Saturday, October 9, 2010

Giving Thanks For All The Good Things ... And Brussels Sprouts ...

Monday, October 11th is Canada's Thanksgiving Day. The official proclamation of Canadian Thanksgiving was: "A Day of General Thanksgiving to Almighty God for the bountiful harvest with which Canada has been blessed … to be observed on the 2nd Monday in October."

The history of Thanksgiving in Canada goes back to the year 1578, when the explorer Martin Frobisher returned safely after trying to find a a northern passage to the Pacific Ocean.  Since then, Canadians have sort of amalgamated the harvest festival held in England, and the football festivals held in the U.S.  Here in Canada,  the Canadian Football Leage holds a nationally-televised doubleheader known as the "Thanksgiving Day Classic".  What football has to do with Thanksgiving, I have no idea, but I suppose it gives the men something to do while the women slave in the kitchen cook the Thanksgiving meal.  Actually, I shouldn't say that, because I know some men who are wonderful cooks too.

In Canada, the traditional Thanksgiving dinner is turkey with all the trimmings, and dessert of pumpkin pie, or perhaps a pie made with a harvest fruit. It's all good.  To me, turkey dinner is just an excuse to eat Brussels sprouts.  Turkey, mashed potatoes, vegetables, gravy, cranberries ... pshaw ... bring on the Brussels sprouts, and lots of them.  I have discovered a new recipe for Brussels sprouts.  Even folks who say they don't care for Brussels sprouts will love them done this way.

1 1/2 pounds Brussels sprouts
3 tablespoons olive oil
1 teaspon salt
1/2 teaspoon freshly ground black pepper.

Trim the Brussels sprouts, removing the loose leaves. Cut an "X" in the stem.  You can cut the sprouts in half if you like, but it's not necessary. Put the sprouts in a bowl and mix them together with the olive oil, salt and pepper. Place them in a pyrex baking dish or on a cookie sheet and put them into a pre-heated 400 degree oven. Roast them for 35 to 40 minutes, stirring them occasionally. They will caramelize and develop a lovely caramelized colour and flavour. Omigoodness... Better than chocolate. No ... really! Better than chocolate.  But Brussels sprouts are delicious any way you cook them...

Happy Thanksgiving to all my Canadian friends, and I hope you have the chance to spend some time with your family and friends.  And remember, on Thanksgiving weekend, d.i.e.t. is a four-letter word.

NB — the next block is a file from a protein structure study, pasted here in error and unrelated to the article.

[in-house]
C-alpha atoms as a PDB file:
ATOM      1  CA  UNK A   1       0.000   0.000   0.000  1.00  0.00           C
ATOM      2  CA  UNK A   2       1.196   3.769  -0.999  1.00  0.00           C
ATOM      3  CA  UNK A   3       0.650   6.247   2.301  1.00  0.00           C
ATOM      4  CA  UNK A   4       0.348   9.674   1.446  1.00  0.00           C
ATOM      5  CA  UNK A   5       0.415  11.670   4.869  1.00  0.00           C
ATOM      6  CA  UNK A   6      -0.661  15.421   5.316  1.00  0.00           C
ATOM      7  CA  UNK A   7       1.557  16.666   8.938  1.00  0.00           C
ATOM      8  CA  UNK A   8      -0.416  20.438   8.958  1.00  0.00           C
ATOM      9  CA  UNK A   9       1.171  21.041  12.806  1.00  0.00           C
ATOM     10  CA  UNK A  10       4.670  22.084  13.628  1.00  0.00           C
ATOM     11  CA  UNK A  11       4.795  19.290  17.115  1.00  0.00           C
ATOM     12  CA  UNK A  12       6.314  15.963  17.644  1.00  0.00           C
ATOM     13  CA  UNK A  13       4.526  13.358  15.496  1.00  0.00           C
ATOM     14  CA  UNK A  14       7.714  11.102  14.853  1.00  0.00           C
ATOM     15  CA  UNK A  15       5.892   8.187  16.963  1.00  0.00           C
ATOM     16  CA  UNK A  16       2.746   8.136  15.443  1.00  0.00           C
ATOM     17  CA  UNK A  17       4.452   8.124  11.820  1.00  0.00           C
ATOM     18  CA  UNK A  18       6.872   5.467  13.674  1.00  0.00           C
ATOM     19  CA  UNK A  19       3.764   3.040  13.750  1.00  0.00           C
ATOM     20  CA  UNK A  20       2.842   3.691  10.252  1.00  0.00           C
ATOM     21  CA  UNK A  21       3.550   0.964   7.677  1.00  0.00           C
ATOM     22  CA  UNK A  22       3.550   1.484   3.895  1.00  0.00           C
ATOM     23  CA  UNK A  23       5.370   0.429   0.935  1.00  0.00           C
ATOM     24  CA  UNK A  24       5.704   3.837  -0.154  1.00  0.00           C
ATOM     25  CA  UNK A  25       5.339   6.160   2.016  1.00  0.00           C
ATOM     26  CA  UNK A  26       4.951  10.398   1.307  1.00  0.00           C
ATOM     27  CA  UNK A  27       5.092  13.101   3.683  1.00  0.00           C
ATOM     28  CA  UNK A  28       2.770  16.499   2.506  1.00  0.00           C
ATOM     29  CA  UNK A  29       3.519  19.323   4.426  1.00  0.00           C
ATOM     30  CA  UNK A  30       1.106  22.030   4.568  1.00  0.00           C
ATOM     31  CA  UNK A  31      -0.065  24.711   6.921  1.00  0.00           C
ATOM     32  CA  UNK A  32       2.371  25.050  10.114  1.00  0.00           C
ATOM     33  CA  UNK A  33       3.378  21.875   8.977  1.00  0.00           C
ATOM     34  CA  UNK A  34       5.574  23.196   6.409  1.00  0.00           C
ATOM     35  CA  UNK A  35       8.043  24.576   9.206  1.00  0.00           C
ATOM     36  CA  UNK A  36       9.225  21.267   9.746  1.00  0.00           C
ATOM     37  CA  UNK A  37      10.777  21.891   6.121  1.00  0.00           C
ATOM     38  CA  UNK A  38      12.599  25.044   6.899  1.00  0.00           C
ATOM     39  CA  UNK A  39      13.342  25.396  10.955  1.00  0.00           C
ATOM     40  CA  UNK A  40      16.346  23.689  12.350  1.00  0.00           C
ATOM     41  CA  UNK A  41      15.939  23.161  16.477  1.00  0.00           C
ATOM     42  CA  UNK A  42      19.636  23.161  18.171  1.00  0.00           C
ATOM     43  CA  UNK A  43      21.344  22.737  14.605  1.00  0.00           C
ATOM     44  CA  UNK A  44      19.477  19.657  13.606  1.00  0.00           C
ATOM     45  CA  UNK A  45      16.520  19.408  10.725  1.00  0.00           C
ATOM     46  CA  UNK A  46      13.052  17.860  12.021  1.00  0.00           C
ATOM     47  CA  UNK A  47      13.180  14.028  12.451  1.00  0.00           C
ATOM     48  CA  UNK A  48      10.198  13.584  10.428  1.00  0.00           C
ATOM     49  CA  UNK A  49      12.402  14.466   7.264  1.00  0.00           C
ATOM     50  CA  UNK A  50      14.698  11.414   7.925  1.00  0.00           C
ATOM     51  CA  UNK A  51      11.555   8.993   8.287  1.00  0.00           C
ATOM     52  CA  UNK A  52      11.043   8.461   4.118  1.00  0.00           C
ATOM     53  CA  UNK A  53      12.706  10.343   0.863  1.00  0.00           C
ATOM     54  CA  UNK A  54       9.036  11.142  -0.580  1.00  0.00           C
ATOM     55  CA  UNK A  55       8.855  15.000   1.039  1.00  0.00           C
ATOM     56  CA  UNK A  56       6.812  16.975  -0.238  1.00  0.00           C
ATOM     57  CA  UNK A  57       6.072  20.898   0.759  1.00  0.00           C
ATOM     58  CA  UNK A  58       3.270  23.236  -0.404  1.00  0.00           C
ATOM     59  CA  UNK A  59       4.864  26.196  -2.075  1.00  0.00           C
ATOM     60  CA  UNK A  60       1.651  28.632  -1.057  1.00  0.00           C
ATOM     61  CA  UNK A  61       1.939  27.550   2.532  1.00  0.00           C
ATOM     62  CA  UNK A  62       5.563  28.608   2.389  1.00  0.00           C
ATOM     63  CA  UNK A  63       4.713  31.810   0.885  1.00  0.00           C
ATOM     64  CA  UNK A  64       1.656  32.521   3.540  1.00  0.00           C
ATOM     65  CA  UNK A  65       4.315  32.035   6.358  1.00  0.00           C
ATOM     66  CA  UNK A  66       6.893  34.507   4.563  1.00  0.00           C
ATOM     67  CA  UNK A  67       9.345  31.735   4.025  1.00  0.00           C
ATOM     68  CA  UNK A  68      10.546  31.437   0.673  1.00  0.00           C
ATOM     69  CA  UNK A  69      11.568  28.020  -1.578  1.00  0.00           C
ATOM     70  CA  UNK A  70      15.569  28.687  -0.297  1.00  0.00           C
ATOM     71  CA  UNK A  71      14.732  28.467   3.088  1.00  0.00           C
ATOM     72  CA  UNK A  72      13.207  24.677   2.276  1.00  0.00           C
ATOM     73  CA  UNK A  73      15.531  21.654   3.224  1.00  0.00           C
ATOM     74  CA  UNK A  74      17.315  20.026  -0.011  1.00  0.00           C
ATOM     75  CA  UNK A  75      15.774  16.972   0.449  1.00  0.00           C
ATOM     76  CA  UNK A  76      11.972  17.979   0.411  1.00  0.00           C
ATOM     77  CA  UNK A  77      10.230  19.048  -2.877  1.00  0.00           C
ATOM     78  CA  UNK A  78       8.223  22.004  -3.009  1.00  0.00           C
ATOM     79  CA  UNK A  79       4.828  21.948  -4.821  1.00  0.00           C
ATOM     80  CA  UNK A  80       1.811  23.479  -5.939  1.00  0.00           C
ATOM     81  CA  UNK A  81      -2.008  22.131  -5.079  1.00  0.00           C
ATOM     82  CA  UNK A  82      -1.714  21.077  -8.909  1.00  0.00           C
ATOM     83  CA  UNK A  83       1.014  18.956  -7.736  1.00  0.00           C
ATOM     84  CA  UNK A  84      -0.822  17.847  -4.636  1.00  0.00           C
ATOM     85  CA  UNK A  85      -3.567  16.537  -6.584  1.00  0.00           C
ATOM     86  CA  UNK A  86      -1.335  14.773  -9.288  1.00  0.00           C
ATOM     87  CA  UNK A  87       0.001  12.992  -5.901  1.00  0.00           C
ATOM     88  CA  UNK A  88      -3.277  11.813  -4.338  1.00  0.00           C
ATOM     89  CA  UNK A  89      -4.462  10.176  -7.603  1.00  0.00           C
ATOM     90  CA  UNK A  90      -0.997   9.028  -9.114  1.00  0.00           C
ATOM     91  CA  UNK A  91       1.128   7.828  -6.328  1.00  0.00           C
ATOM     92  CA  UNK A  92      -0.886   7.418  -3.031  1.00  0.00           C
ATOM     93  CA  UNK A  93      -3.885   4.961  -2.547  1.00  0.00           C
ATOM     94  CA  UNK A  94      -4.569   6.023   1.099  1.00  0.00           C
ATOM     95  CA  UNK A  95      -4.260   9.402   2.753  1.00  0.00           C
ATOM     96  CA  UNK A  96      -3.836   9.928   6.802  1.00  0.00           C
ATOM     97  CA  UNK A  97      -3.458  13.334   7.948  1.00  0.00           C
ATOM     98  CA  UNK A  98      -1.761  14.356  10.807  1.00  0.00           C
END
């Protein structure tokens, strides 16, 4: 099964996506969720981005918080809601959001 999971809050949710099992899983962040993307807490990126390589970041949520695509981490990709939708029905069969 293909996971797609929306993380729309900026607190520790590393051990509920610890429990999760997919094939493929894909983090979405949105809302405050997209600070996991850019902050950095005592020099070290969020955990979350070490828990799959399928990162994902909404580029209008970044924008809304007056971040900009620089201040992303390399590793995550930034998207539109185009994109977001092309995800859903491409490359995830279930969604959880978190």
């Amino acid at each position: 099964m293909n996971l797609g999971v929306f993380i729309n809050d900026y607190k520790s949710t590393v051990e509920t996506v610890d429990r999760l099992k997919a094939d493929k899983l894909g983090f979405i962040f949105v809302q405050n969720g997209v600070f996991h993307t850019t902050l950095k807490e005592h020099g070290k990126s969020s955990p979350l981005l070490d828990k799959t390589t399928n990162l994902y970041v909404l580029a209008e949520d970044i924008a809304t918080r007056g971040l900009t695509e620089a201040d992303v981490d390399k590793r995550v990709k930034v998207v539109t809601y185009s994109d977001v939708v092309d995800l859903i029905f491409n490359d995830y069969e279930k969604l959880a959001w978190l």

19 comments:

Charlene said...

I love brussel sprouts!

My husband's family had never heard of them. I hosted Thanksgiving one year in our first home and served them. His youngest brother was about 10 and when the bowl was passed to him he looked at the brussel sprouts and said, "I'm not eating those green shits!" I thought, good more for me.

A.M. said...

yummmmy! I love Brussels sprouts, but only when I put vinegar on them. Another Thanksgiving must is a savoury marshmallow sweet potatoe casserole - OMGosh! lol Enjoy your Thanksgiving! :o)

Canarybird said...

Happy Thanksgiving to you Jo! I hope you have a wonderful day and many brussel sprouts. We both love them too.
Sharon.

Russell said...

Have a wonderful Thanksgiving. Eat, eat, eat and then take a break -- and go back and eat some more!

I have always considered Thanksgiving my favorite holiday as there is no commercialism and it is a day when people get together to share a meal and conversation.

DJan said...

I have brussels sprouts almost daily, thanks to my wonderful husband who prepares them for me. He knows I love them, and they are so good for you, too. I'll try this way of preparing them. You certainly do have a lot to be thankful for, Jo, and I am thankful for YOU!

Nicole said...

Hahaha! Another Brussel sprout lover! Yay!

Teri said...

I like them oven roasted like that, with a squeeze of lemon at serving. Yum!

myletterstoemily said...

i have a form of this recipe from a darling
cookbook my sister in law gave me called
"it's a wonderful life! cookbook"

they are truly delicious, so crunchy and
carmelized.

i'm so glad you love them too.

heartinsanfrancisco said...

Happy Thanksgiving, Jo! And I officially bequeath to you every Brussels sprout that comes my way until to death I depart.

Nick Thomas said...

B-Sprouts better than chocolate? Have to take your word on that. Growing up, my mum would serve them to me mashed. And I eventually learned to like them.

The Bug said...

Happy Thanksgiving! Maybe in your honor I'll give Brussels Sprouts a try. MAYBE.

jojo said...

I love brussels roasted this way...yum! We always have them on Thanksgiving here too.
Have a lovely Thanksgiving, may many blessings be upon you and yours!

Single and Sane said...

I might consider trying brussels sprouts using your recipe, but I have my doubts about them being better than chocolate. ;-)

Happy Thanksgiving, Jo!

Firefly said...

Happy Thanksgiving. The traditional meal sounds very nice. In actualy fact my mouth is watering.

the walking man said...

450 years later and he would have found that Northwest passage. Some guys are just ahead of their time. Brussel what? Have you lost your mind?

Carol E. said...

Did you take that photo of the leaf? It is gorgeous! Happy Thanksgiving.

Alicia said...

Happy Thanksgiving Jo! You may have my share of brussel sprouts as I'm one of those people that don't like them.

I do however make my baby red potatoes and asparagus using the method in your post. They do come out delicious, so maybe it would make even brussel sprouts good :0)

Pearl said...

I love Brussel sprouts!

And your Thanksgiving dinner sounds just like my own!

Pearl

Paula Slade said...

Hope you had a nice holiday Jo. I'm with you on the Brussels sprouts - I love them. (I prepare mine with butter and dill, but now that you've shared your recipe - I'm going for it.)